The Path of Forgiveness

There are many types of interpersonal relationships—happiness and love, discontentment and resentment, gratitude and enmity, positive and negative—but the most important connection between people is rooted in forgiveness.

Confucius advocated forgiveness. The compassion of the Buddha and the love of Jesus both share that same spirit. Buddhism speaks of “treating foe and kin alike,” Jesus teaches “love your enemies,” and Confucius says “to love everyone is to demonstrate benevolence.” All of these teachings are espousing the spirit of forgiveness.

If we want to have lasting relationships with people, we need to be forgiving. If there is no forgiveness, no support, and no concessions between friends, how could any friendship last? If there is no mutual trust and understanding between husband and wife, how can couples live together? Both a family’s closeness and a society’s harmony hinge on magnanimity. Nowadays, we see many families, organizations, and communities divided by disputes and arguments. However, we also see many people putting aside past disagreements and becoming friends through reconciliation. What a wonderful thing that is!

There is a parable about a follower of the Buddha named Devadatta. Devadatta was a ruffian who committed many evil deeds. One day, while he was walking, he almost stepped on a spider. However, a sudden thought of compassion arose in his mind, and instead of stepping on the spider, he went out of his way to avoid it. Later, due to his unwholesome karma, he was reborn into hell. But that moment of compassion liberated from hell and from further suffering. Devadatta’s single thought of compassion is an excellent example of renewal!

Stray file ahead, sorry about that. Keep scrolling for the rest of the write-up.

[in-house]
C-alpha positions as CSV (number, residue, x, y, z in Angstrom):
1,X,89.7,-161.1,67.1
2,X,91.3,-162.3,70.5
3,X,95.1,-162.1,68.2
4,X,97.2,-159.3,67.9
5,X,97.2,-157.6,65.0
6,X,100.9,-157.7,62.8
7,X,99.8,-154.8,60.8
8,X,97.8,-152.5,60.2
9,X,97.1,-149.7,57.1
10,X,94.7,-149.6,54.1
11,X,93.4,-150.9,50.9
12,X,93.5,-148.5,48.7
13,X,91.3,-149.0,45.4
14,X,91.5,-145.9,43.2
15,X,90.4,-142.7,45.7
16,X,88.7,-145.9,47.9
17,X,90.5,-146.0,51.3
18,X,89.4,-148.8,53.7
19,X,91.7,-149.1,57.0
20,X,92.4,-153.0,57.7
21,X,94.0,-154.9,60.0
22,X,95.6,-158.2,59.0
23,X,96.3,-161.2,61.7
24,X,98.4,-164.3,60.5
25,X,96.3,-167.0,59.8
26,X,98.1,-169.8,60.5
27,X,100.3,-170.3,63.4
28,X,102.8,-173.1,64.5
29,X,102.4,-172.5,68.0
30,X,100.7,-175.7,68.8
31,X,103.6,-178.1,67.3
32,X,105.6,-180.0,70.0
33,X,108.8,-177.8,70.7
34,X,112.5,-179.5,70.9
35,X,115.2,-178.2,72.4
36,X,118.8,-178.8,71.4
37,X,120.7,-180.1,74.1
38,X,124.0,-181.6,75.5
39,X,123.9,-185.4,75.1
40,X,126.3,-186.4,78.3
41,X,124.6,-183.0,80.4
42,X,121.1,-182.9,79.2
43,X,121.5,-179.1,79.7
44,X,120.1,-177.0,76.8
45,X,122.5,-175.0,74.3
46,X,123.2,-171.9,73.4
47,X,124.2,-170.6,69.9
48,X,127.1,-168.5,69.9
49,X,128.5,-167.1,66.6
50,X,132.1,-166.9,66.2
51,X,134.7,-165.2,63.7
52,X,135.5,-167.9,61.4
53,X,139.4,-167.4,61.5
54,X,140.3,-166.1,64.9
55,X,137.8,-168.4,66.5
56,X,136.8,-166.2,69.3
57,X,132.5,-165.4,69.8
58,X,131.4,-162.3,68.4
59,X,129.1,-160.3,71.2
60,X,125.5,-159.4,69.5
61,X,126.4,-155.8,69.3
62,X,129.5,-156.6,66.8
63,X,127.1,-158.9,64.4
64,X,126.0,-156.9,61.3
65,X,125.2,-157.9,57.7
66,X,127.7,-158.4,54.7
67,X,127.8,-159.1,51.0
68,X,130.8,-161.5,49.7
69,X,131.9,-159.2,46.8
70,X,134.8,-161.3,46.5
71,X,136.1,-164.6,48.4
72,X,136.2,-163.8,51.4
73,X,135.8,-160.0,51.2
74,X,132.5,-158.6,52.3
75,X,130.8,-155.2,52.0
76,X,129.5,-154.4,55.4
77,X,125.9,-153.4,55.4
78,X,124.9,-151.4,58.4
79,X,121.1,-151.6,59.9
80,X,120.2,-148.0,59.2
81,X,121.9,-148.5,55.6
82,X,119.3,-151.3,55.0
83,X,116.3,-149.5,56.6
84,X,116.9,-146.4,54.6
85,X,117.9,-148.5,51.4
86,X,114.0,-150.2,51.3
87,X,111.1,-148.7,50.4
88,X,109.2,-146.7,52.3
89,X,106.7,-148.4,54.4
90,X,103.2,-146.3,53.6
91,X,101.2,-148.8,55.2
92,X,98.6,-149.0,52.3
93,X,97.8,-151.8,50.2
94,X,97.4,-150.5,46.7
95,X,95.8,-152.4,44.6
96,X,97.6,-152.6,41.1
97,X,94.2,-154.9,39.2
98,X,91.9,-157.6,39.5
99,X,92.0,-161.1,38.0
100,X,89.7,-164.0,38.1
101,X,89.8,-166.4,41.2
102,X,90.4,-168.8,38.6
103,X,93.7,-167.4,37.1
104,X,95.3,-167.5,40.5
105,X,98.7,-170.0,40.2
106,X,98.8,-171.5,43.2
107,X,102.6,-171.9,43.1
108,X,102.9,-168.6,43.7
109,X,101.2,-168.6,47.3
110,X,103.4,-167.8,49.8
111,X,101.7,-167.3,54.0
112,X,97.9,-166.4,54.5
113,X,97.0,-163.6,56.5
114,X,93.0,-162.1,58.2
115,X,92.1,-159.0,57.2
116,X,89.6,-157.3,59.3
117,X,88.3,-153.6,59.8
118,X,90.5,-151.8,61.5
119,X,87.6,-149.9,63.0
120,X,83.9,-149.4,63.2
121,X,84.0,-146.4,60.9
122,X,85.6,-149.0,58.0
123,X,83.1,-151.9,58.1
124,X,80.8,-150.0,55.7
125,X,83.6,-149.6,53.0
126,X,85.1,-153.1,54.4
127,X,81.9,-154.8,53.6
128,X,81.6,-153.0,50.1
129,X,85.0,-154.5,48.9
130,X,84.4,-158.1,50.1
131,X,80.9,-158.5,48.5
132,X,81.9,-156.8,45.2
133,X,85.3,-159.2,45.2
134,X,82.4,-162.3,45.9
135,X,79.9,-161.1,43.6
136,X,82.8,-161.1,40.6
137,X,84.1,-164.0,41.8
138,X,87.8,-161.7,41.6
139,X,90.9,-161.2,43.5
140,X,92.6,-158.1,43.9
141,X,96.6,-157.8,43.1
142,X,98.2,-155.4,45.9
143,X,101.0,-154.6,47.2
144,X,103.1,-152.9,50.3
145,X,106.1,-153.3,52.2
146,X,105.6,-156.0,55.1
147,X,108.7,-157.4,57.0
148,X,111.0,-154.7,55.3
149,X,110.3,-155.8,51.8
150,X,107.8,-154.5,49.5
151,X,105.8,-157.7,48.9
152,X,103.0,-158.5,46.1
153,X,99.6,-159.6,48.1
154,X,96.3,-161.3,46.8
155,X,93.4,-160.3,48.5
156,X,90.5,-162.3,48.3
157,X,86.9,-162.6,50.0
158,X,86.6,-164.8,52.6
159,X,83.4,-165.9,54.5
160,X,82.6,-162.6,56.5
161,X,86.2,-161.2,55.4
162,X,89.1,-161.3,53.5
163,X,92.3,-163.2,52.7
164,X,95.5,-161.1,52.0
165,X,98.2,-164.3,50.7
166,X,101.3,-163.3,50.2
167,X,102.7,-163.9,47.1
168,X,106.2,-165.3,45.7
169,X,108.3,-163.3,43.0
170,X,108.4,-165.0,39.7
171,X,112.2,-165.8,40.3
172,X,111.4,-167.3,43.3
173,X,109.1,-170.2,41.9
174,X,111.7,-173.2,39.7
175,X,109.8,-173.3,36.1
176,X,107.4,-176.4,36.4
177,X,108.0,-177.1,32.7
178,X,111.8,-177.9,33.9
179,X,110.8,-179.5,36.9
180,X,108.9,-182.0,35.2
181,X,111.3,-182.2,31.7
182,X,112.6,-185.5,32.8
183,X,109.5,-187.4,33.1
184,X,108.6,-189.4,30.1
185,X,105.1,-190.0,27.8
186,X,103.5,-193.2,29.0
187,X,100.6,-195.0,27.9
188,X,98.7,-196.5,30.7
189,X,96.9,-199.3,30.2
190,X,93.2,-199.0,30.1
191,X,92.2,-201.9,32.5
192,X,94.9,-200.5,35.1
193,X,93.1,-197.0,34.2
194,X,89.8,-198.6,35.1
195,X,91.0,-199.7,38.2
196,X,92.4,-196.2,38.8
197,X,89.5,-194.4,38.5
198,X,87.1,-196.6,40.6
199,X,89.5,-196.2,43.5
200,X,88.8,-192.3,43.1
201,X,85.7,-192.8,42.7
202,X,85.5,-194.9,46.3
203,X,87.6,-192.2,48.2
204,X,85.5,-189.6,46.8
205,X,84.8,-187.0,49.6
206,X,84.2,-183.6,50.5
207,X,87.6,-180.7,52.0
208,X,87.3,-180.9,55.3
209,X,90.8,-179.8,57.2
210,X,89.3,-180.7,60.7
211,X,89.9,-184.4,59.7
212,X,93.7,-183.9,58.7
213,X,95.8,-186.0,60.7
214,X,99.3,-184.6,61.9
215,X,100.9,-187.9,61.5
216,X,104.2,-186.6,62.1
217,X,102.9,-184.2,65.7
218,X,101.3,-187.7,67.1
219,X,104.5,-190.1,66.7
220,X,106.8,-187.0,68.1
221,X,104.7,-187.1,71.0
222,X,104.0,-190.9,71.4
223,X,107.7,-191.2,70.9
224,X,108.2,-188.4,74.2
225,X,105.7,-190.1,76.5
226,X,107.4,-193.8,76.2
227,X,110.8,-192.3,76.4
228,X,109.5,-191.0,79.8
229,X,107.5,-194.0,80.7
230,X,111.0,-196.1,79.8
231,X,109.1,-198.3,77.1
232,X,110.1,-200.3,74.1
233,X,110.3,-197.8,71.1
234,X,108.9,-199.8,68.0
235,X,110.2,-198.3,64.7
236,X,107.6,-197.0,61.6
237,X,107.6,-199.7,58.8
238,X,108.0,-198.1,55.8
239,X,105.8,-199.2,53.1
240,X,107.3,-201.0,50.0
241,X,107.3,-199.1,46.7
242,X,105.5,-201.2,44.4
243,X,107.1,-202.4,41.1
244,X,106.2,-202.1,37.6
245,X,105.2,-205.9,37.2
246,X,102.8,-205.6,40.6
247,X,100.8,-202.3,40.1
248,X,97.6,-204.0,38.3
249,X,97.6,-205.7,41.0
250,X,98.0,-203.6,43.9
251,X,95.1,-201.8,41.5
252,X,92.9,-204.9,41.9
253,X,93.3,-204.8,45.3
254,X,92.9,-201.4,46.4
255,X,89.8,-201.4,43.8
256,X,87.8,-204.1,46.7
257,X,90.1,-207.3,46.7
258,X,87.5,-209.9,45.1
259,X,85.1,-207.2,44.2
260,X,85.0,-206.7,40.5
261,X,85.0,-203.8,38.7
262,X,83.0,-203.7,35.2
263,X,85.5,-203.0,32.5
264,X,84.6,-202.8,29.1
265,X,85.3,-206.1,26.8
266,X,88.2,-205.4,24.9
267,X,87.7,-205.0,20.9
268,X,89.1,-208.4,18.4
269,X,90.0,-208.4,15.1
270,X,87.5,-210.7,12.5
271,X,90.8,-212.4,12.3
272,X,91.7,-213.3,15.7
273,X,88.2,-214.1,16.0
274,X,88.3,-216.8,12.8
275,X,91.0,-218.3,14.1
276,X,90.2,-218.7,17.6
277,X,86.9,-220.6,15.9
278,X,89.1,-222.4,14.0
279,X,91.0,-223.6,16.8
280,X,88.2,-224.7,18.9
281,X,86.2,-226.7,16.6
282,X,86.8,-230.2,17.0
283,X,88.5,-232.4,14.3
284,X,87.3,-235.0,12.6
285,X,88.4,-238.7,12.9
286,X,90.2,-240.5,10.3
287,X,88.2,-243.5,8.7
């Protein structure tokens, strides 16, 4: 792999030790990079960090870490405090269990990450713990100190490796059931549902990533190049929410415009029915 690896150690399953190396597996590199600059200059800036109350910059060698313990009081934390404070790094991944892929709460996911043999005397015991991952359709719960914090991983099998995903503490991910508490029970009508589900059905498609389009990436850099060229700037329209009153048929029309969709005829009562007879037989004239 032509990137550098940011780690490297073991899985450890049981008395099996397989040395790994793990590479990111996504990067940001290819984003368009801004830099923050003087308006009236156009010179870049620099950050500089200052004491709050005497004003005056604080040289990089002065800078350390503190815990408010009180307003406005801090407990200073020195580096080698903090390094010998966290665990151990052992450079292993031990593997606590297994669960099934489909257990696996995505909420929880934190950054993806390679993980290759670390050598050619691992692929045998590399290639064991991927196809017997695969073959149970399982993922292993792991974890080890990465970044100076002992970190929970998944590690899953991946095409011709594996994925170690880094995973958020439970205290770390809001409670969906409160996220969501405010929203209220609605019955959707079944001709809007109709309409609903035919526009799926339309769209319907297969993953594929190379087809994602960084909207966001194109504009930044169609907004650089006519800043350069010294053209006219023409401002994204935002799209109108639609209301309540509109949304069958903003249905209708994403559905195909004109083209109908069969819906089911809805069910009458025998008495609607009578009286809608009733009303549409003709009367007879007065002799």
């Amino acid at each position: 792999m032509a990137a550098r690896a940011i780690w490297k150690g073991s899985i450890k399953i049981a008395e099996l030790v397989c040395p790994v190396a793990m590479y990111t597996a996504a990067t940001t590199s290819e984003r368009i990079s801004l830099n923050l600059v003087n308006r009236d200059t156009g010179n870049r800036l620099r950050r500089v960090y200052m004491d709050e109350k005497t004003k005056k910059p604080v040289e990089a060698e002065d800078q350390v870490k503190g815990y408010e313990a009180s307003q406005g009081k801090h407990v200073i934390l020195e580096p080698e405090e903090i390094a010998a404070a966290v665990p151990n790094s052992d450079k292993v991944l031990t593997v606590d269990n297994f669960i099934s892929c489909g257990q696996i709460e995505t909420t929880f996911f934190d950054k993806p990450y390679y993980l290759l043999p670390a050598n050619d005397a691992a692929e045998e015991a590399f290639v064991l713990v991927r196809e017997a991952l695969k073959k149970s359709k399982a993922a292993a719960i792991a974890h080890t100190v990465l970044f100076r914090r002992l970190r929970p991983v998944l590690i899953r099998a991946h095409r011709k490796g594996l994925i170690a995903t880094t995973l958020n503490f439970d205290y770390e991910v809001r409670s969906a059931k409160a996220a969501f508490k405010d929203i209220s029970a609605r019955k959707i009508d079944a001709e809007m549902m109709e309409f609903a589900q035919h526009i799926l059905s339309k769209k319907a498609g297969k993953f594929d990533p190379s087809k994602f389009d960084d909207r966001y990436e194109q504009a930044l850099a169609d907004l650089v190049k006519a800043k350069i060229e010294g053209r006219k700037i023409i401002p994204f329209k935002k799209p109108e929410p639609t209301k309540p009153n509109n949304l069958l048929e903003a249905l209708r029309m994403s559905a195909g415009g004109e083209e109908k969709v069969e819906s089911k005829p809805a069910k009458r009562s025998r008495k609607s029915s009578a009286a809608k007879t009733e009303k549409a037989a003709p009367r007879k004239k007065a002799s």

Aside from being forgiving of others, we should also be tolerant towards all beings. For instance, we demonstrate respect and conciliatory towards all living beings and nature when we protect the environment and its diverse ecosystems. Nowadays, many societies are practicing benevolence and forgiveness in their government policies. Mediation committees have been established in many communities, and a family court has been established in many courthouses. Furthermore, judges are beginning to handle all civil and criminal cases with a sense of forgiveness in mind, eliminating animosity inhuman relationships.

It is easy to forgive those we love, but only when we can forgive those we hate is the real effort of forgiveness developed. The Buddhist ideal “unconditional compassion and kindness, as we are all one” is the best example of complete forgiveness. With complete forgiveness, families will be full of joy and ease, and the earth will be filled with peace and harmony—what a wonderful world that would be!